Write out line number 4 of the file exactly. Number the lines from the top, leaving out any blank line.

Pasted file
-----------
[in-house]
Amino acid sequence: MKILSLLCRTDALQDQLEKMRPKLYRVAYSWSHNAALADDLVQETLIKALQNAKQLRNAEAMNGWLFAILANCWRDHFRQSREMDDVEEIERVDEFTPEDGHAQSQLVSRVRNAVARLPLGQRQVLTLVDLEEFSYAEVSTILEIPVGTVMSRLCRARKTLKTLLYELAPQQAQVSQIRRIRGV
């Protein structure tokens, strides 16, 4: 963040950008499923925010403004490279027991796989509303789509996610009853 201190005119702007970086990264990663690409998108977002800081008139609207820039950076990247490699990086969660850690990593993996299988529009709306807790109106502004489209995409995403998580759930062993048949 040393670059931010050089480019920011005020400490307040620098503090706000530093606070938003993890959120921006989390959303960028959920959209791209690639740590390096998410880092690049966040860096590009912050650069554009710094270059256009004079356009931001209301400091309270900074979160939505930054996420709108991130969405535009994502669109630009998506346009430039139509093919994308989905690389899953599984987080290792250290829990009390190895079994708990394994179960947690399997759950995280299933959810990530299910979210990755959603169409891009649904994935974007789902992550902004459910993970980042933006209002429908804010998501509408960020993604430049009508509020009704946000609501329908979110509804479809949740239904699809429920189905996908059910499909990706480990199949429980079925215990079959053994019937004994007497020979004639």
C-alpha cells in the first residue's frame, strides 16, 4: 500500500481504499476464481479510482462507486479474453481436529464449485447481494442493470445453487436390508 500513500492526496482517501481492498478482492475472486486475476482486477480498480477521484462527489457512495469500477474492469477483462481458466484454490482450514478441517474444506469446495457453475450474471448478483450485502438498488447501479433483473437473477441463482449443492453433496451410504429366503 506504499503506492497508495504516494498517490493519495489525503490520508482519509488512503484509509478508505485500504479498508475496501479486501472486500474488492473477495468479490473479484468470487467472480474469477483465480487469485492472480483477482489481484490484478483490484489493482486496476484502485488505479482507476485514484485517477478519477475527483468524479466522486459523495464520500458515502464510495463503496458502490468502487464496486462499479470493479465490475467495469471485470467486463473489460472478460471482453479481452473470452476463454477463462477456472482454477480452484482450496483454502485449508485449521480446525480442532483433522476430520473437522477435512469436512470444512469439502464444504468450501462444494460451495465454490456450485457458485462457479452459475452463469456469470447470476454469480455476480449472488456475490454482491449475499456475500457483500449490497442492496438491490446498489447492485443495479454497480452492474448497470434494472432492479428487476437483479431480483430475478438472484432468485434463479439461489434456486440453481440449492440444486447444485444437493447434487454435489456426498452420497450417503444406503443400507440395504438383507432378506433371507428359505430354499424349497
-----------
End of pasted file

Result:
C-alpha cells in the first residue's frame, strides 16, 4: 500500500481504499476464481479510482462507486479474453481436529464449485447481494442493470445453487436390508 500513500492526496482517501481492498478482492475472486486475476482486477480498480477521484462527489457512495469500477474492469477483462481458466484454490482450514478441517474444506469446495457453475450474471448478483450485502438498488447501479433483473437473477441463482449443492453433496451410504429366503 506504499503506492497508495504516494498517490493519495489525503490520508482519509488512503484509509478508505485500504479498508475496501479486501472486500474488492473477495468479490473479484468470487467472480474469477483465480487469485492472480483477482489481484490484478483490484489493482486496476484502485488505479482507476485514484485517477478519477475527483468524479466522486459523495464520500458515502464510495463503496458502490468502487464496486462499479470493479465490475467495469471485470467486463473489460472478460471482453479481452473470452476463454477463462477456472482454477480452484482450496483454502485449508485449521480446525480442532483433522476430520473437522477435512469436512470444512469439502464444504468450501462444494460451495465454490456450485457458485462457479452459475452463469456469470447470476454469480455476480449472488456475490454482491449475499456475500457483500449490497442492496438491490446498489447492485443495479454497480452492474448497470434494472432492479428487476437483479431480483430475478438472484432468485434463479439461489434456486440453481440449492440444486447444485444437493447434487454435489456426498452420497450417503444406503443400507440395504438383507432378506433371507428359505430354499424349497